are not charging admission, they are helping to bring our wonderful film to
our community etc. This is the kind of slippery slope I have to deal with.
After all if you can download & show EYES ON THE PRIZE why not DAUGHTERS OF
THE DUST ( never mind that Julie Dash gets 50% of all royalties) I know you
guys understand it is NOT the same thing but for me it is. The people
advocating the download/screening believe their right to have this film
shown whenever and wherever supersedes any copyright laws but basically they
are just stupid & selfish and have no concept of difficulty of film/video

Like Dennis said let them raise the money to CLEAR the rights instead of
advocating screwing rights holders

> -----Original Message-----
> From:
> []On Behalf Of Jessica
> Rosner
> Sent: Thursday, January 27, 2005 1:22 PM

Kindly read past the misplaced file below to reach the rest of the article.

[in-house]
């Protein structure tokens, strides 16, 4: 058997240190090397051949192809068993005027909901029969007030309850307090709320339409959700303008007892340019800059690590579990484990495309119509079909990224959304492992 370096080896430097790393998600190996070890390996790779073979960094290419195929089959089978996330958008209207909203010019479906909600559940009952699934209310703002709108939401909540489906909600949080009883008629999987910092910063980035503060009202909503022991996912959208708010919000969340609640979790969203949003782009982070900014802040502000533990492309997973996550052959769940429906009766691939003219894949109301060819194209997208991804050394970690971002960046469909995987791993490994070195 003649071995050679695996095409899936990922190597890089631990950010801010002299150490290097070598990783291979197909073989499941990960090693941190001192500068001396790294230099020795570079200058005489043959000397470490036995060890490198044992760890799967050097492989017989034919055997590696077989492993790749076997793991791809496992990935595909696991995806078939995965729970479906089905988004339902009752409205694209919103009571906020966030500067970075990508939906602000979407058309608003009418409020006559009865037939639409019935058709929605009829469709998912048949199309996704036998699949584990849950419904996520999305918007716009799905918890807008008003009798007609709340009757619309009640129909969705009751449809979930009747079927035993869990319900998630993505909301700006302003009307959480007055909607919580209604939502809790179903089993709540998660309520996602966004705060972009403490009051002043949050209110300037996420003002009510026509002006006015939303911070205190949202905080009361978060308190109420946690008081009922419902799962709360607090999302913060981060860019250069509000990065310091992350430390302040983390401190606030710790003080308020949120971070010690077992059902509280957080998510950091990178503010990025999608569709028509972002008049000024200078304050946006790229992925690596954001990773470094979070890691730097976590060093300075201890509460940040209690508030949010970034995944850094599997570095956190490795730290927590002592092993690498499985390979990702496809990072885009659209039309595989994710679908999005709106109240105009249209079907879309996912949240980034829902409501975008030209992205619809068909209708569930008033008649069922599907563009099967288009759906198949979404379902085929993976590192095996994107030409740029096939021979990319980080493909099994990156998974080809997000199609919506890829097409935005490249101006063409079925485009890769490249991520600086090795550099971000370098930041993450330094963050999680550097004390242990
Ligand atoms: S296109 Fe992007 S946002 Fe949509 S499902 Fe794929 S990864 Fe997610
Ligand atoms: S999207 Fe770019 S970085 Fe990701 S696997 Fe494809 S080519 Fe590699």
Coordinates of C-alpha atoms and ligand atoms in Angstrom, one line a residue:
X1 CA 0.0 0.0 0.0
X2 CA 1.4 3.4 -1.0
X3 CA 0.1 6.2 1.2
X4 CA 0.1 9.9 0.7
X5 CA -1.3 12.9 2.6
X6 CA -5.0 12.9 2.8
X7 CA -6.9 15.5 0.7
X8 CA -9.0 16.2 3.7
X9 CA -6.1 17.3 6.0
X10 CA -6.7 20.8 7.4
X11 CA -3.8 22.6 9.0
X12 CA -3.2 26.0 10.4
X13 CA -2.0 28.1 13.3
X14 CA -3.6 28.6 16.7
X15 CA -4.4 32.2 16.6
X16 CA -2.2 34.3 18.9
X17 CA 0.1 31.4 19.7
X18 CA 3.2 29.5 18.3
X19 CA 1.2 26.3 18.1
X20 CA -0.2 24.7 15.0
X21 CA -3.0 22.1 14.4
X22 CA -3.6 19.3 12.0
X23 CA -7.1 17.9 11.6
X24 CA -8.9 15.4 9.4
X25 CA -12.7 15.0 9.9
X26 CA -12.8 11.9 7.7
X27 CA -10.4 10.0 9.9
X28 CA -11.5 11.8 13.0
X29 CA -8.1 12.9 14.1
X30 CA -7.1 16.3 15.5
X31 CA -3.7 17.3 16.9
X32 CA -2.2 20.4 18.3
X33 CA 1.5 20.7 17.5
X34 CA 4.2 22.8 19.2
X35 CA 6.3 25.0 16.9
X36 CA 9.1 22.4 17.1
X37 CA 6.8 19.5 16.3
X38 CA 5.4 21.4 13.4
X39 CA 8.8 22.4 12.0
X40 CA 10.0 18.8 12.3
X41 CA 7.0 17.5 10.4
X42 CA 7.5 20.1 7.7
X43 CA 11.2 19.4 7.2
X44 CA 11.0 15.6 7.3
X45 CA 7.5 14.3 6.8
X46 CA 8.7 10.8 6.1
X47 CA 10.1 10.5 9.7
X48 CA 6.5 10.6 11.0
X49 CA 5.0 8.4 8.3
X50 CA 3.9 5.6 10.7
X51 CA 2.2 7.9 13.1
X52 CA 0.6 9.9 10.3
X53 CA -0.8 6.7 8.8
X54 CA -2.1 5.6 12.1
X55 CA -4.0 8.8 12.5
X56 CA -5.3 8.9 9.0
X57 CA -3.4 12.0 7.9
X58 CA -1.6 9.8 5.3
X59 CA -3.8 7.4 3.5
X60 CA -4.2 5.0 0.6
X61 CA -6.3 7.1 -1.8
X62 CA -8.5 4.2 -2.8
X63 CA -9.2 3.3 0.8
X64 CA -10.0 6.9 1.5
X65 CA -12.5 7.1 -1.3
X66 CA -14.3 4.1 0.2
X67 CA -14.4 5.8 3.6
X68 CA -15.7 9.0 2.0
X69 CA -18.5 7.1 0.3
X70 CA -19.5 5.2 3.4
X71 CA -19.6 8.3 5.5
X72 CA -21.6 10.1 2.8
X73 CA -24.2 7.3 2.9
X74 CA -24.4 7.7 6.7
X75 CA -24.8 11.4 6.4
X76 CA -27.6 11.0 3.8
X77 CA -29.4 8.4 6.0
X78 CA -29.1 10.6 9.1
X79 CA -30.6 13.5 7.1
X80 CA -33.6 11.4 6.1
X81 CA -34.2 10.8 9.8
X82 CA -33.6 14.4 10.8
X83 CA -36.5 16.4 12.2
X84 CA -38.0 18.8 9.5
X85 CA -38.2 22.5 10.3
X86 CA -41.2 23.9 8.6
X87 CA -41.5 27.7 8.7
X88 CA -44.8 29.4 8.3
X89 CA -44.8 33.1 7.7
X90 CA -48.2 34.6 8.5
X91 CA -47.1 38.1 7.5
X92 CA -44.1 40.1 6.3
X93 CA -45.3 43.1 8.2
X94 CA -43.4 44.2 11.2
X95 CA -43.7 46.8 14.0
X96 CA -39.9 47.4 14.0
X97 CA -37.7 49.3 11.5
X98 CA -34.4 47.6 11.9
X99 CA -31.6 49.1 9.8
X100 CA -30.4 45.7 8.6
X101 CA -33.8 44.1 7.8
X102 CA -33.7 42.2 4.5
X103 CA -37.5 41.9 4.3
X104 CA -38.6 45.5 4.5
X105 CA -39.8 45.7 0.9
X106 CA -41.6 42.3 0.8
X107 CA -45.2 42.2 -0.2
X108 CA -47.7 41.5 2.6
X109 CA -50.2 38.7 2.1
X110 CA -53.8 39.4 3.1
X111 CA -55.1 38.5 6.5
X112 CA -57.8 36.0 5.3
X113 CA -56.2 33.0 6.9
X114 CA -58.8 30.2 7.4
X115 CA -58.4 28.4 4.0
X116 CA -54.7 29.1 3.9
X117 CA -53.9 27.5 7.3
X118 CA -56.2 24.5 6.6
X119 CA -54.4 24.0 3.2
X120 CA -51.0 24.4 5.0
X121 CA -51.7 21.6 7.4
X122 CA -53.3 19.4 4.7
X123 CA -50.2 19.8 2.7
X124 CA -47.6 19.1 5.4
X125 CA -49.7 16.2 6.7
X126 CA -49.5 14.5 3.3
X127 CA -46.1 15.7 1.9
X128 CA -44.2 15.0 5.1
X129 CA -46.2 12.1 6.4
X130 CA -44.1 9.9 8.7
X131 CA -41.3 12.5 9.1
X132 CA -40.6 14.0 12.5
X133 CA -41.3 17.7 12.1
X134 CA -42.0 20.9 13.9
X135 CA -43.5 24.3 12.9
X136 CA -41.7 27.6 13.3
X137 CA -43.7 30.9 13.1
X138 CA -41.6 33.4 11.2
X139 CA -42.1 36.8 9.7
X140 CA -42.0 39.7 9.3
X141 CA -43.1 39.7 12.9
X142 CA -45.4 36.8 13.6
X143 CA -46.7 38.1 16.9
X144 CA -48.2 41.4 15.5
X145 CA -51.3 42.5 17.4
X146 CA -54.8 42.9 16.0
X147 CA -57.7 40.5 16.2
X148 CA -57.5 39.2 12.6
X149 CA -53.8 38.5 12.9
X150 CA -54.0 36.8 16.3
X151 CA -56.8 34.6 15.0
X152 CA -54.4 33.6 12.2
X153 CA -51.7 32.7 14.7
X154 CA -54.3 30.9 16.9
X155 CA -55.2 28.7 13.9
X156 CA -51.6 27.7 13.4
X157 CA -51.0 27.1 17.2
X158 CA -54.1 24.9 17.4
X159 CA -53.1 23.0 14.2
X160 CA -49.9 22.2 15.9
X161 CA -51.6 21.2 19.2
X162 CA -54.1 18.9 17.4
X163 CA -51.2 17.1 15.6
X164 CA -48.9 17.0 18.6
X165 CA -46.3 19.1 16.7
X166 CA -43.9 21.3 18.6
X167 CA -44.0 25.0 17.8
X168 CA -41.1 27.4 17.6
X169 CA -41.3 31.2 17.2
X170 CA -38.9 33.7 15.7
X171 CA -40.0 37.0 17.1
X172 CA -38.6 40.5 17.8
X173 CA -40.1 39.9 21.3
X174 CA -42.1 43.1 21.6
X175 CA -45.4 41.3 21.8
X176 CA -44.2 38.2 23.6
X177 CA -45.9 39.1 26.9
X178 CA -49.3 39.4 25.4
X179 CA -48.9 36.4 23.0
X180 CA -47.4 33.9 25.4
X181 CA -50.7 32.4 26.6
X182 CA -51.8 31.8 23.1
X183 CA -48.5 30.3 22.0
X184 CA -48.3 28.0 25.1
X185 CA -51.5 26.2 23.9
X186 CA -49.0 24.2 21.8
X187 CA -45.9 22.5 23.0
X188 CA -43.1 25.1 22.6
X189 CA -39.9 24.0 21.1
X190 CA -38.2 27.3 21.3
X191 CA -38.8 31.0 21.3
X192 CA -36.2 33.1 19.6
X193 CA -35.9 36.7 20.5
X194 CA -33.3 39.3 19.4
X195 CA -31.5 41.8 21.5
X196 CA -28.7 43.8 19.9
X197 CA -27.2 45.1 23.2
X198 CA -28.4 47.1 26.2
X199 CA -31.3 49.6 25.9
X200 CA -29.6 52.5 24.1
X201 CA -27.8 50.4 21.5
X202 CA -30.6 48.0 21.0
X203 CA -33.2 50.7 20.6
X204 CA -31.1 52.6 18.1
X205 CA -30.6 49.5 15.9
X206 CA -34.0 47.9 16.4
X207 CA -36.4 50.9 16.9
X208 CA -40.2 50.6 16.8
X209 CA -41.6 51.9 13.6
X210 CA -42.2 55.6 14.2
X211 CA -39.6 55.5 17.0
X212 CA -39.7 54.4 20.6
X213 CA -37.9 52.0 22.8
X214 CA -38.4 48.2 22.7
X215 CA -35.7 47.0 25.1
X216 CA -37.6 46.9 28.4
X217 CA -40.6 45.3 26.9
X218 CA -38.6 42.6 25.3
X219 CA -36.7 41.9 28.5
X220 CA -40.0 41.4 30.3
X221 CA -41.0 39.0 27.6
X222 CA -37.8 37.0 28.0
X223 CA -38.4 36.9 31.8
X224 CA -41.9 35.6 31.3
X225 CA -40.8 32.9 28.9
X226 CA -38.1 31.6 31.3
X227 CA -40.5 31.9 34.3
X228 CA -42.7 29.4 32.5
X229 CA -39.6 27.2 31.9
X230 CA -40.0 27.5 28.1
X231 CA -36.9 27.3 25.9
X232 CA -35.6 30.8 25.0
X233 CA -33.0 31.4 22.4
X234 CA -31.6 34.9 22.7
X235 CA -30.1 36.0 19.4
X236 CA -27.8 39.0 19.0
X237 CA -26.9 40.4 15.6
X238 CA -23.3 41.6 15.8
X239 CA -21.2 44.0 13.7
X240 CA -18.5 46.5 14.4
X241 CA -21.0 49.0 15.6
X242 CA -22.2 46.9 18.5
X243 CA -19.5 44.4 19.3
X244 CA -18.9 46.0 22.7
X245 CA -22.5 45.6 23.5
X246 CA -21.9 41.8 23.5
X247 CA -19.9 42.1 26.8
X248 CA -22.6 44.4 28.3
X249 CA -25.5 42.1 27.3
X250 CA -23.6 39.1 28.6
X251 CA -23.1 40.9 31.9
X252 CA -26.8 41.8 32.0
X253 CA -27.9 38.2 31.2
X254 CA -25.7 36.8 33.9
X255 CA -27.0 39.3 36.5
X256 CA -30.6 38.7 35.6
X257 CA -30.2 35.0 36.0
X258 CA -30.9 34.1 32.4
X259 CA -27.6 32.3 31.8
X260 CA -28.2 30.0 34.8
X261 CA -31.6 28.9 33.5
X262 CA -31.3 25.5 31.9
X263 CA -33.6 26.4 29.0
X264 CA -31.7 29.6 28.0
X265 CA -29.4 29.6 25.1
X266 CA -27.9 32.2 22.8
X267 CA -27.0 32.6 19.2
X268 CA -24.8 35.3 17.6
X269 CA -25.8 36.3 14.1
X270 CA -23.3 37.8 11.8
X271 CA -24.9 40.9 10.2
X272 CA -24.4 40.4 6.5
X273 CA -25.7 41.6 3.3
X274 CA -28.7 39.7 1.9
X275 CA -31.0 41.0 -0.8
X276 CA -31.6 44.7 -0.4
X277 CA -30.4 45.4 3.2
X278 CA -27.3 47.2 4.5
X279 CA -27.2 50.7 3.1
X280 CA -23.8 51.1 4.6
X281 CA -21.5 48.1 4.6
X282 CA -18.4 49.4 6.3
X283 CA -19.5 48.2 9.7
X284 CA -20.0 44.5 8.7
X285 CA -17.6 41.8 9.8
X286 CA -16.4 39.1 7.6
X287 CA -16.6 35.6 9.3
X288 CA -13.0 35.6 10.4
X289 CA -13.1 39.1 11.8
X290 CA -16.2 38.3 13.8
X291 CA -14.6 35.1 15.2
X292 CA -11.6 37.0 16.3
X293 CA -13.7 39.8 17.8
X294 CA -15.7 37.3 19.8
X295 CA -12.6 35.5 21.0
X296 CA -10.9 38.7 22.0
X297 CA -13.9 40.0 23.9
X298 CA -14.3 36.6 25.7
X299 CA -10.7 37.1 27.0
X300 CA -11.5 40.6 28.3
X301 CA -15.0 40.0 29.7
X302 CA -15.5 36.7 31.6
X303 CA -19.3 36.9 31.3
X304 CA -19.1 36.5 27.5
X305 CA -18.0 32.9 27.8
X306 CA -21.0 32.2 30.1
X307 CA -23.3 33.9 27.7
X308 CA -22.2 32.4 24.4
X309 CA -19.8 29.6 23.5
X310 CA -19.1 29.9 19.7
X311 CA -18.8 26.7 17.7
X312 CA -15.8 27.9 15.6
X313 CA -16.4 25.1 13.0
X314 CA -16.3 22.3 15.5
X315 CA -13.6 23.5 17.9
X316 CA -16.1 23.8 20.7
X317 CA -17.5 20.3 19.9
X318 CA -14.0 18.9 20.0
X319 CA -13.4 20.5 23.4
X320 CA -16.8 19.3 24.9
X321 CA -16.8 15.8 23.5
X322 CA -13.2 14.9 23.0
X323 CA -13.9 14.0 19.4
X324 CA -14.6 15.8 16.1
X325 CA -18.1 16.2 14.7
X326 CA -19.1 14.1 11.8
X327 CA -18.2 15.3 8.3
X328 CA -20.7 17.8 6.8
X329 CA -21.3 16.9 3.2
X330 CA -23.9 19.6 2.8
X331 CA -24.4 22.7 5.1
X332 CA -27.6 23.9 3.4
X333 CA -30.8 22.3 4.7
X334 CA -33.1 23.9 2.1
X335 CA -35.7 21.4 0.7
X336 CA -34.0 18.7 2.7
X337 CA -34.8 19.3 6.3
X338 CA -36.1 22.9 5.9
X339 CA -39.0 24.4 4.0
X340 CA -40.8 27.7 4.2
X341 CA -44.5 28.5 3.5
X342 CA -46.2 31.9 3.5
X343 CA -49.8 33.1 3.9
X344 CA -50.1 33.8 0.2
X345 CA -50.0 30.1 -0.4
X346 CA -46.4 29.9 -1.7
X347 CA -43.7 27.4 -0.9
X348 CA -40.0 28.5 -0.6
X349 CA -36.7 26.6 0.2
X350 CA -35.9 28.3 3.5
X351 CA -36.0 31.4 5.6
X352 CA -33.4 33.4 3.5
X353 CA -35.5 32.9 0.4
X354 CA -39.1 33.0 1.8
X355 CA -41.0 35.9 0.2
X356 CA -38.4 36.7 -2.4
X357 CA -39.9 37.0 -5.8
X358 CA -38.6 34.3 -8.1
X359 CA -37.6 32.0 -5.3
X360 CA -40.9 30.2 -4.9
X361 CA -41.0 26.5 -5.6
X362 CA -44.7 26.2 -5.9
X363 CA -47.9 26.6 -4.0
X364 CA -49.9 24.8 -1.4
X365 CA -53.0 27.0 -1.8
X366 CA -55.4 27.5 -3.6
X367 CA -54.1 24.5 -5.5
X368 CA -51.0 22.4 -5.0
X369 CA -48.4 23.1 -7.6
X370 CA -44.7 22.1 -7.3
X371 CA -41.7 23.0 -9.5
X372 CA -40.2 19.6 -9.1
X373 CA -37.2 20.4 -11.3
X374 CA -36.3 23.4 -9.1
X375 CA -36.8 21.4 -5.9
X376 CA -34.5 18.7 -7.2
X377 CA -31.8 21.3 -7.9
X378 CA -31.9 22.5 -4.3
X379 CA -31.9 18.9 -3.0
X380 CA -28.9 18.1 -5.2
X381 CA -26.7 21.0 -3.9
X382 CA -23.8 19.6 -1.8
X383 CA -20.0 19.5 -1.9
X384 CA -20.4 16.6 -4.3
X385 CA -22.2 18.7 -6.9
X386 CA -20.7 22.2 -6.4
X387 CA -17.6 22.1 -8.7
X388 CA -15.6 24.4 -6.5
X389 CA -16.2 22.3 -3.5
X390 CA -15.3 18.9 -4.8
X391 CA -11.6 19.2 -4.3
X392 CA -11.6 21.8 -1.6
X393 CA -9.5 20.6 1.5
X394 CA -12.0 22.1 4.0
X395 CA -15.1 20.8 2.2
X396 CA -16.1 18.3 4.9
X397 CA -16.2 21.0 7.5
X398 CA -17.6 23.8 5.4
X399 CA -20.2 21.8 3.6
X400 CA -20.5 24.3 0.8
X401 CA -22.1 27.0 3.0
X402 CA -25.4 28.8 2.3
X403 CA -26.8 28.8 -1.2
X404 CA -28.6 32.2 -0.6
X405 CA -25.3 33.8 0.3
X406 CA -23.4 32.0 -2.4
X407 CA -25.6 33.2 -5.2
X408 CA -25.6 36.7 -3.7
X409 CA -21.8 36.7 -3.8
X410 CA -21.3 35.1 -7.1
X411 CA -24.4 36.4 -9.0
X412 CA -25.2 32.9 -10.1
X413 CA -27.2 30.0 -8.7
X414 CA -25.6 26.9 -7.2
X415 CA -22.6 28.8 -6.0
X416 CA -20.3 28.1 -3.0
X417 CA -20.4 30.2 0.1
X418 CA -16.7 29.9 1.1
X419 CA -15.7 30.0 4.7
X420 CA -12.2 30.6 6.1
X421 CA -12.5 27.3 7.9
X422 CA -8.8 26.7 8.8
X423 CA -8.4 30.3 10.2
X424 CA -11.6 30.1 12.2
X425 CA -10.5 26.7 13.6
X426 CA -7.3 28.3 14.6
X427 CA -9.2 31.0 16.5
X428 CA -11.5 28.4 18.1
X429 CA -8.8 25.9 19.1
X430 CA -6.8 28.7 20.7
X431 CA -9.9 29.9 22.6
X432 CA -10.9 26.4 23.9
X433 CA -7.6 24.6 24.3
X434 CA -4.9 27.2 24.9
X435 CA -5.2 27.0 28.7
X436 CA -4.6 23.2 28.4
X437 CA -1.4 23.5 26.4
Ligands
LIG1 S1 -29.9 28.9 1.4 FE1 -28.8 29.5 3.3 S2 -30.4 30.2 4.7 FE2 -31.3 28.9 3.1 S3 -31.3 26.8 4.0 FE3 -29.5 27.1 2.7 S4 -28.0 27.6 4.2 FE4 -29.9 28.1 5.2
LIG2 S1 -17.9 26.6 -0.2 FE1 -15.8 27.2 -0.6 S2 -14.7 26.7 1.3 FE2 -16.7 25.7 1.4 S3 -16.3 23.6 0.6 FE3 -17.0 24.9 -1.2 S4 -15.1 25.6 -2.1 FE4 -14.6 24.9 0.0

> To:
> Subject: Re: [Videolib] Eyes on the Prize
> I don't even want to touch who gets to decide why EYES ON THE PRIZE is
> but to the last point. Downloading of a copyrighted work without
> is illegal PERIOD. According to the group( with the occasional dissenter)
> you can make a VHS copy from another LEGAL VHS copy IF you owned a copy
> it is not lost stolen or damaged.
>> From: "Griest, Bryan" <>
>> Reply-To:
>> Date: Thu, 27 Jan 2005 09:31:35 -0800
>> To: "''" <>
>> Subject: RE: [Videolib] Eyes on the Prize
>> In reaction to Jessica's piece, I would argue that "Eyes on the Prize"
> might
>> indeed be of such special social significance as to merit special
> treatment
>> along these lines. (Comparing it to "Song of the South" is both cruel and
>> ironic, of course.) A work so universally lauded is exactly the kind of
> film
>> we need to take a stand for, regardless of the justification cited by the
>> provider. Whether the provider wants to claim it or not, downolading
> "Eyes"
>> should be viewed as an act of civil disobedience by those who believe (as
> I
>> obviously do) that the copyright laws are out of whack. In addition,
>> my library already owned a copy of it, couldn't I also make the claim
> I
>> am making a legitimate (according to most of the participants of the
> latest
>> thread) replacement/archival copy from our deteriorating/stolen tapes
>> anyway?
>> Bryan Griest
>> Glendale Public Library